All families have secrets. Sometimes these secrets are known widely within the family but not shared with outsiders. In other cases, these secrets are kept from close members of the family even, or particularly, those directly affected by them. But eventually the truth usually emerges and the process can be painful for those involved.
There are two fascinating stories told by women who slowly discovered the truth about their family history.
In her 2012 documentary Stories We Tell, filmmaker Sarah Polley reveals how she learned of a major secret within her family that was kept not only from her but from almost everyone else and how she stumbled upon the truth. The documentary is quite fascinating on two levels, in terms of the story itself and about how she chose to tell the story, the latter leading to questions in the viewer’s own mind of how much she tells is true. In other words, while she is purportedly presenting a documentary, are elements of it fictional? (I cannot more fully discuss the last point without providing a major spoiler. I tell what it is in comment #4.)
Here’s the trailer.
The Schwartz‘s seemed like any other Jewish family in Woodstock, N.Y.., except for one thing: mom and dad were obviously white, and their daughter Lacey was obviously not.
That racial disconnect would be easier to fathom if Peggy and Robert Schwartz hadn’t had everyone believing their dark-skinned daughter was the biological child of both parents.
It would take “Little White Lie,” the film an adult Lacey made about family secrets and religious identity, to unpack this mystery.
“I grew up in a world of synagogue, Hebrew school, bar mitzvahs,” Schwartz narrates over a home movie montage of Jewish holiday celebrations and her own bat mitzvah.
“So it never occurred to me that I was passing,” she continues. “I wasn’t pretending to be something I wasn’t. I actually grew up believing I was white.”
Here’s the trailer.
Here’s a longer interview where Schwartz goes into more detail about how the whole secret unraveled.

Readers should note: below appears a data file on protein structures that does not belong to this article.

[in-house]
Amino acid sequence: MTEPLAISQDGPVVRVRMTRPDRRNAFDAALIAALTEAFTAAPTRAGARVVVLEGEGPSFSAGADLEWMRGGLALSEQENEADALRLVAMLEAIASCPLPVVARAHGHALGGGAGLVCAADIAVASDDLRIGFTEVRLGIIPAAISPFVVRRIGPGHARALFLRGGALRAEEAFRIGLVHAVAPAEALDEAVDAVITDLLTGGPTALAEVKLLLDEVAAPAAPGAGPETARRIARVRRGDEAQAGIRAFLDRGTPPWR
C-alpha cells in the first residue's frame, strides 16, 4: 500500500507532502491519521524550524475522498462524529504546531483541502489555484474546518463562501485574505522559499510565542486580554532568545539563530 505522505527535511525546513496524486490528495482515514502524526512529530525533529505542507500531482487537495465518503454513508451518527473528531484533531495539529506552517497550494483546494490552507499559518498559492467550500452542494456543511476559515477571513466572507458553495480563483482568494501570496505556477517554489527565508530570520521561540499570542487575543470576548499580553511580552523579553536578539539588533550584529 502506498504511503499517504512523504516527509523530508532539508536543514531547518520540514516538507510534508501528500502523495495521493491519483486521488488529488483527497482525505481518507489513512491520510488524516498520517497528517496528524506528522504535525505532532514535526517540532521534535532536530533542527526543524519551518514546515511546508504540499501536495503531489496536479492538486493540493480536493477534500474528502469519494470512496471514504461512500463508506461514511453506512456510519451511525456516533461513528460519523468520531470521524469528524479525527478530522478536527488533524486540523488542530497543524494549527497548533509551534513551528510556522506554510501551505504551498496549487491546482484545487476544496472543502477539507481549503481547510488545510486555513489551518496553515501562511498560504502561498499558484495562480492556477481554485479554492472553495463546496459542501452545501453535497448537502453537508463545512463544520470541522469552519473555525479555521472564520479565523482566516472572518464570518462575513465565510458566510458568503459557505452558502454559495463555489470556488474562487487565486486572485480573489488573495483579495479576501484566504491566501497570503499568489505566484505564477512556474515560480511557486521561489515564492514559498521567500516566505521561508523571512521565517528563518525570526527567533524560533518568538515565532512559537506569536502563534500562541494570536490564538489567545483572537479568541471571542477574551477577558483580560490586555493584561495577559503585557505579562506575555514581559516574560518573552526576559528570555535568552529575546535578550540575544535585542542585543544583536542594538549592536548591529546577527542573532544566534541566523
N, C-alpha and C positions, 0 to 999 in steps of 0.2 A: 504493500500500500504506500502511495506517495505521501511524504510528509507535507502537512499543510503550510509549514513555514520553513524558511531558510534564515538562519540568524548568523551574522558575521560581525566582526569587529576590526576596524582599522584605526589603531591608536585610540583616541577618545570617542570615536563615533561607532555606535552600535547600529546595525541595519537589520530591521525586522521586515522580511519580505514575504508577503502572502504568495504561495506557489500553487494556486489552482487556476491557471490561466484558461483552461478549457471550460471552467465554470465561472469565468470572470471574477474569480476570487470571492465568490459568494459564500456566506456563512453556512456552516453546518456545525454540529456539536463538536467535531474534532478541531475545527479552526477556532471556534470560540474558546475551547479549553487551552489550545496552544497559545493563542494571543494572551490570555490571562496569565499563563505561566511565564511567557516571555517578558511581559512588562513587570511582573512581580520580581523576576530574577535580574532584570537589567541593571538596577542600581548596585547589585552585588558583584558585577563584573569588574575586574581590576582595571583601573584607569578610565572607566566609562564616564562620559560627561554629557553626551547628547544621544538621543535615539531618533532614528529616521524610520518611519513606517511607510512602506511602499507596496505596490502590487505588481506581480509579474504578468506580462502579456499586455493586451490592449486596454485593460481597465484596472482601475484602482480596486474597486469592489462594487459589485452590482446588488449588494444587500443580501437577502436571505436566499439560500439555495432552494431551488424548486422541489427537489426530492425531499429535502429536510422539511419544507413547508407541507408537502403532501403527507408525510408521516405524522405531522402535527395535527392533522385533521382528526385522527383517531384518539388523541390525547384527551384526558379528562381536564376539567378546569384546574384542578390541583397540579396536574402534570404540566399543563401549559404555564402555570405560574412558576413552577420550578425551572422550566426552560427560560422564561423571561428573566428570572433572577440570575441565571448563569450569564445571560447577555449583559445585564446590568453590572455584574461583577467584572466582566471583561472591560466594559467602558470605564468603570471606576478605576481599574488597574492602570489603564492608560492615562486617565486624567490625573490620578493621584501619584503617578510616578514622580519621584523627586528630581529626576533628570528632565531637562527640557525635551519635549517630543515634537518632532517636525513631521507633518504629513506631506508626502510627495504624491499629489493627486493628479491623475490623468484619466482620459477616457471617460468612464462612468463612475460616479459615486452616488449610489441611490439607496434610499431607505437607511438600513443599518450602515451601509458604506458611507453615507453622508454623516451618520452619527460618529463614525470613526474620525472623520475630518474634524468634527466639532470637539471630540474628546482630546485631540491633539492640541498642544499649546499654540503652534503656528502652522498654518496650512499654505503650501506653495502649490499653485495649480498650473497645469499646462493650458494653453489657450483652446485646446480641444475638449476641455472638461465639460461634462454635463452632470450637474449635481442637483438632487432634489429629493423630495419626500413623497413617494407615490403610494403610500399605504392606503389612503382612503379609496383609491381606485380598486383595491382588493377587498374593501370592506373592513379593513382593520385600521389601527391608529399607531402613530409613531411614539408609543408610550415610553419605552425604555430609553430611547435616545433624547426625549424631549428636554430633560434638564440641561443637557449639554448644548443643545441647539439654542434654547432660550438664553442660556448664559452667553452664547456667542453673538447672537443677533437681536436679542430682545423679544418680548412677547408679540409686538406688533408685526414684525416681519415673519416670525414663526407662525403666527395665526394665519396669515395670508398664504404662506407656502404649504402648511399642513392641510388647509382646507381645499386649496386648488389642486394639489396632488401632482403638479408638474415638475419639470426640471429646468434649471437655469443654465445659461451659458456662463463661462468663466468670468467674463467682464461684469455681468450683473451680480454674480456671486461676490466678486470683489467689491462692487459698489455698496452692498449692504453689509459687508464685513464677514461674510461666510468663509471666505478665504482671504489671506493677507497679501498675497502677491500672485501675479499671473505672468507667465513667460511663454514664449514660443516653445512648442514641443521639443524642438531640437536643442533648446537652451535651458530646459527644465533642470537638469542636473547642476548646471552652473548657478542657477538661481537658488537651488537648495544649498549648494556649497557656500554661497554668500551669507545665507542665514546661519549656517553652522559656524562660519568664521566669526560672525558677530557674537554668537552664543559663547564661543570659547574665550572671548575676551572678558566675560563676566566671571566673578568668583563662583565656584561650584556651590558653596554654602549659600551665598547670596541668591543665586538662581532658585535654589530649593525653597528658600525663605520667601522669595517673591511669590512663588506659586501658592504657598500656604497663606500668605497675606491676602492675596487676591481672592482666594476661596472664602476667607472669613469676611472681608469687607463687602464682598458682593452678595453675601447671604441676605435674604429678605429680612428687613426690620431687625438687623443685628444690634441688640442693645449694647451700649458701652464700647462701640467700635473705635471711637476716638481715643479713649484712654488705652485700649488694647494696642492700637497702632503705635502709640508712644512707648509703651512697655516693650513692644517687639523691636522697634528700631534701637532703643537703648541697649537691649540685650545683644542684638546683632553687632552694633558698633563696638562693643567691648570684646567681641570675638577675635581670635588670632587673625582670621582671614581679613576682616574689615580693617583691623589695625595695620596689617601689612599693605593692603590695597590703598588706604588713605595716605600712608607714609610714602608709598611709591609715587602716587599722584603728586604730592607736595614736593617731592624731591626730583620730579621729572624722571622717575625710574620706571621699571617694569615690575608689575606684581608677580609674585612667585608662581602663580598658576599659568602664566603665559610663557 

This film illustrates the fact that Jews of color, though not uncommon in some parts of the world, are a rarity in the US and have to negotiate their way though that mix of identities. This made me recall an event some years ago when Jewish friends of ours were our houseguests during Passover. We held the seder at our house and my daughters, who were very young at that time, were bemused by the unfamiliar rituals but gamely took part, following a booklet of the Passover ceremony written for children, while my friend provided commentary and explanations.
In preparation for the seder, my friend had given me a list of items to buy at our local supermarket. So there I was walking up and down the unfamiliar kosher foods aisle with the list in hand trying to find things like gefilte fish when out of the corner of my eye I observed a woman looking at me. I could sense that she was dying with curiosity to know what a brown-skinned man was doing looking for kosher food and whether I was some kind of exotic Jewish immigrant. Eventually she could not stand the suspense anymore and came up to me and asked if she could help me find things. I could tell that while she was genuine in being helpful, she was also looking for a conversational opening to find out more. I accepted her offer and put an end to her puzzlement by explaining why I was shopping for these items. She seemed pleased to have the ‘mystery’ solved.